Vesterstrom, J., Thomsen, R.: A comparative study of differential evolution, particle swarm optimization, and evolutionary algorithms on numerical benchmark problems. In: Evolutionary Computation, 2004. CEC2004. Congress on 19–23 June, vol. 2, pp. 1980–1987 (2004)Google Scholar
  35. 35.
    Wan-Li, X., Mei-Qing, A.: An efficient and robust artificial bee colony algorithm for numerical optimization. Comput. Oper. Res. 40, 1256–1265 (2013)CrossRefMathSciNetGoogle Scholar
  36. 36.
    Wang, Y., Li, B., Weise, T., Wang, J., Yuan, B., Tian, Q.: Self-adaptive learning based particle swarm optimization. Inf. Sci. 181(20), 4515–4538 (2011)CrossRefzbMATHGoogle Scholar
  37. 37.
    Wang, H., Sun, H., Li, C., Rahnamayan, S., Jeng-shyang, P.: Diversity enhanced particle swarm optimization with neighborhood. Inf. Sci. 223, 119–135 (2013)CrossRefGoogle Scholar
  38. 38.
    Wilcoxon, F.: Individual comparisons by ranking methods. Biometrics 1, 80–83 (1945)CrossRefGoogle Scholar
  39. 39.
    Yang, E., Barton, N.H., Arslan, T., Erdogan, A.T.: A novel shifting balance theory-based approach to optimization of an energy-constrained modulation scheme for wireless sensor networks. In: Proceedings of the IEEE Congress on Evolutionary Computation, CEC 2008, June 1–6, 2008, Hong Kong, China, pp. 2749–2756. IEEE (2008)Google Scholar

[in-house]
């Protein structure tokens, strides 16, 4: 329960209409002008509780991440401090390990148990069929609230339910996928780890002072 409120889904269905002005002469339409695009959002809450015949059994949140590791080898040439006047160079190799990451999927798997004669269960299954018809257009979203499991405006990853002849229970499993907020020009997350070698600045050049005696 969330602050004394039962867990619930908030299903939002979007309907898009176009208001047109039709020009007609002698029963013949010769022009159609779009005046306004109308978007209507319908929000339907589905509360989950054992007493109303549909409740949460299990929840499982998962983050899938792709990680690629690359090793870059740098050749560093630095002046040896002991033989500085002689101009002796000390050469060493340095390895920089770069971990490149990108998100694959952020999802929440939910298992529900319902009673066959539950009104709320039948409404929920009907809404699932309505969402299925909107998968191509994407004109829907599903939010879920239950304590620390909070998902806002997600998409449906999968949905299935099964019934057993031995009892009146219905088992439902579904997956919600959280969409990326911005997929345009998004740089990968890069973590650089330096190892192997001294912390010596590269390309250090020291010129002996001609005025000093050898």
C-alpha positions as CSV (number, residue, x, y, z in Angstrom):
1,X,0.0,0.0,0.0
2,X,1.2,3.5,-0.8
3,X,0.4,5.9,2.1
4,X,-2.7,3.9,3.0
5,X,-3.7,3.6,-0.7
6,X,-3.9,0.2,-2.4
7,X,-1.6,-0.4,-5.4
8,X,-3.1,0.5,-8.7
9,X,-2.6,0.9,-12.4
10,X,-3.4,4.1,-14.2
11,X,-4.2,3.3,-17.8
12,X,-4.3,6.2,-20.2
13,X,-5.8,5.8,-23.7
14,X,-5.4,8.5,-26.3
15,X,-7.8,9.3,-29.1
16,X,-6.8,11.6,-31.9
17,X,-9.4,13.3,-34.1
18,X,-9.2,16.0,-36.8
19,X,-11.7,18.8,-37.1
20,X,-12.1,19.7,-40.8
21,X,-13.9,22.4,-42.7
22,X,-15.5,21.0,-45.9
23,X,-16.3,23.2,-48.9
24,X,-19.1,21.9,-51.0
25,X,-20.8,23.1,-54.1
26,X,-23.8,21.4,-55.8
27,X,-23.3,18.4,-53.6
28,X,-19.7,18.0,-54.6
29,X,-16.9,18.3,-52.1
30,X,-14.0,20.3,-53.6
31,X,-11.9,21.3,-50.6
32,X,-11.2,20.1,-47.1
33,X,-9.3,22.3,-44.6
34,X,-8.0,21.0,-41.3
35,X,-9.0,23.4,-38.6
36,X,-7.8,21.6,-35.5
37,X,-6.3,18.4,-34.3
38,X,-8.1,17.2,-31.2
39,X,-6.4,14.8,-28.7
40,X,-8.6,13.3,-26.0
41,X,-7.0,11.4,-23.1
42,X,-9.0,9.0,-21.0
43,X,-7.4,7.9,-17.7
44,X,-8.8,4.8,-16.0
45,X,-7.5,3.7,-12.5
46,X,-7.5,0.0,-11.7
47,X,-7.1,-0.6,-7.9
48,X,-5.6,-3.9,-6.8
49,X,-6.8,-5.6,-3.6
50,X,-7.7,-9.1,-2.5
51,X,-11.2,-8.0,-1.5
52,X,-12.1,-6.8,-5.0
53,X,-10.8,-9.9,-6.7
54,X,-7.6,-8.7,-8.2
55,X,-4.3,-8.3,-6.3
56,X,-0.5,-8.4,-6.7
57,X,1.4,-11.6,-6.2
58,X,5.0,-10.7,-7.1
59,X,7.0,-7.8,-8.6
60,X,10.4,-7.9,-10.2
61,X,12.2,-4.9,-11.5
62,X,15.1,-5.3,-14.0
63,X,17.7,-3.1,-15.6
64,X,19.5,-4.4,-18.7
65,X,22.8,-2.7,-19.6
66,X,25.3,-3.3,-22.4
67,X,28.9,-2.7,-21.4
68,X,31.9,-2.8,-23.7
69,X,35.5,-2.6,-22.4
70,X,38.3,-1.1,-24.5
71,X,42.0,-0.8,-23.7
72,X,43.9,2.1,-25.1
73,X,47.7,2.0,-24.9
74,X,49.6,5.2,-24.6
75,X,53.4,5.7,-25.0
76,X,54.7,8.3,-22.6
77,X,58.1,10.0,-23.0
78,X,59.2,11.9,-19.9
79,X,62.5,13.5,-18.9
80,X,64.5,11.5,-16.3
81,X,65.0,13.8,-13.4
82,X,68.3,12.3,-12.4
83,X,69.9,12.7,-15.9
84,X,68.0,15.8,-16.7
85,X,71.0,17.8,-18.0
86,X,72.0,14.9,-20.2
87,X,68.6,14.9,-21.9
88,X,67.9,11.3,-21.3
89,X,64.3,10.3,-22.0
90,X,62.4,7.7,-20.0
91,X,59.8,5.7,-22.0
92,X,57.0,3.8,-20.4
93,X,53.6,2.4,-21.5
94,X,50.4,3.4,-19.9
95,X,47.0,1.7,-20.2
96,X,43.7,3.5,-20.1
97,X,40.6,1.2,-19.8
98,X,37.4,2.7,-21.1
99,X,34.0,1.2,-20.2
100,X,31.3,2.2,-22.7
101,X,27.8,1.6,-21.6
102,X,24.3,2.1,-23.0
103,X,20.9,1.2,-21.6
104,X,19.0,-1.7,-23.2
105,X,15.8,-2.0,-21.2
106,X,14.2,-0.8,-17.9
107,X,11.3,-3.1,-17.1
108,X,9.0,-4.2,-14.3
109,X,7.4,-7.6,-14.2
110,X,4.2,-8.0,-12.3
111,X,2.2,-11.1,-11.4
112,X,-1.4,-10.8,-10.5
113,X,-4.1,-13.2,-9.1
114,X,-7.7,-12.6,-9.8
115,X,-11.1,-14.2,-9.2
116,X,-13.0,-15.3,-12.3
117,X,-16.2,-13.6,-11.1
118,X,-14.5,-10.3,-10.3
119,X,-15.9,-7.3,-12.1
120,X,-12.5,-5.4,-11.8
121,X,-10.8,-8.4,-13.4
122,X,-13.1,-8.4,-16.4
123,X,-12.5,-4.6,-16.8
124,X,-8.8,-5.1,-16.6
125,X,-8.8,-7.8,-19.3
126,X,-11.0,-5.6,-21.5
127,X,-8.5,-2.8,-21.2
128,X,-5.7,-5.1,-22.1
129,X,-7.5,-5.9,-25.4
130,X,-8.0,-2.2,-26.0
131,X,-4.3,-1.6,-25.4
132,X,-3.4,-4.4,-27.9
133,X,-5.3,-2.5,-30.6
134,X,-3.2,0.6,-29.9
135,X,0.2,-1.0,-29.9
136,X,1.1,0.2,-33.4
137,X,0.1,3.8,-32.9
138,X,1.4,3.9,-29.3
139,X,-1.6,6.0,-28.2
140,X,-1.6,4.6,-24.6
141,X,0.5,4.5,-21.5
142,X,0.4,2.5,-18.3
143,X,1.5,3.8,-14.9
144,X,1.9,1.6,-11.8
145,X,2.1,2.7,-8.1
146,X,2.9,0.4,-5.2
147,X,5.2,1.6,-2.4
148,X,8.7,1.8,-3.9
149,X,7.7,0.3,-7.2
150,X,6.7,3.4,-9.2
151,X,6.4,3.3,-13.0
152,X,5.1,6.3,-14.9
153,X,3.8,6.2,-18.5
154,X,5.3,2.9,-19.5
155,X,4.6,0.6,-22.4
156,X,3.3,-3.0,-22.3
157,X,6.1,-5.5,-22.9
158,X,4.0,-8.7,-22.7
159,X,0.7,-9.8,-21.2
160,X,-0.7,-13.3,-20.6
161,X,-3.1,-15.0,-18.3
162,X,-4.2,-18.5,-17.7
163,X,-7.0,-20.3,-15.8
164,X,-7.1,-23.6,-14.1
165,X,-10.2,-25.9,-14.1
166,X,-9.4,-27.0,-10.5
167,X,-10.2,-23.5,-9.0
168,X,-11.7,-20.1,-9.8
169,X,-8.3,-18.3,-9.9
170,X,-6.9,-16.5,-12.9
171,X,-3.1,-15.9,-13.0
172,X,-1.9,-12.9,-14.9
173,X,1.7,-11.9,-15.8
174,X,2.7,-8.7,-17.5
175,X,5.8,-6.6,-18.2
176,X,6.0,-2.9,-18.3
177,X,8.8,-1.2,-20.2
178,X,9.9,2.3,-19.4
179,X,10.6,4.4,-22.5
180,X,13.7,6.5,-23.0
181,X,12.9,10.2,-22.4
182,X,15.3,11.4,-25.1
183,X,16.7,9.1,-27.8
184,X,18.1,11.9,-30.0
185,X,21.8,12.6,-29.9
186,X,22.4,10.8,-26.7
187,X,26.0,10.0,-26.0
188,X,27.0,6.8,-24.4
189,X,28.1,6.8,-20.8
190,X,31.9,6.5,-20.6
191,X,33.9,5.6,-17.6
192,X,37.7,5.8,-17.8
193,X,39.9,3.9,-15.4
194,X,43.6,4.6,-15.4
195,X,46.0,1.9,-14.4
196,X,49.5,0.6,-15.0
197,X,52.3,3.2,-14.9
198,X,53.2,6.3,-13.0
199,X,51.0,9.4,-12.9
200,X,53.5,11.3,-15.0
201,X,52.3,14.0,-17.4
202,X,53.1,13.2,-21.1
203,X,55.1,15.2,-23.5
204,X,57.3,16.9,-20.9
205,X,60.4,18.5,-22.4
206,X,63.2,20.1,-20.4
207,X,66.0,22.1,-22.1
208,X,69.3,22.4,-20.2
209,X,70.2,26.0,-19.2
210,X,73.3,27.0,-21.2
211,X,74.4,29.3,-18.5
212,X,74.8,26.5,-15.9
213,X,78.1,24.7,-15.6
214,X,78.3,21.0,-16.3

40. 40.
    Yang, X.: Nature-Inspired Metaheuristic Algorithms. Luniver Press, Beckington (2008)Google Scholar
  41. 41.
    Yang, X.S.: Engineering Optimization: An Introduction with Metaheuristic Applications. Wiley, Hoboken (2010) Google Scholar
  42. 42.
    Ying, J., Ke-Cun, Z., Shao-Jian, Q.: A deterministic global optimization algorithm. Appl. Math. Comput. 185(1), 382–387 (2007)CrossRefzbMATHMathSciNetGoogle Scholar

Copyright information

© Springer International Publishing Switzerland 2015

Authors and Affiliations

  • Erik Cuevas
    • 1
    Email author
  • Miguel Cienfuegos
    • 1
  • Raul Rojas
    • 2
  • Alfredo Padilla
    • 3
  1. 1.Departamento de ElectrónicaCUCEI, Universidad de GuadalajaraGuadalajaraMexico
  2. 2.Institut Für InformatikFreie Universität BerlinBerlinGermany
  3. 3.Instituto Tecnológico de CelayaCelayaMexico

Personalised recommendations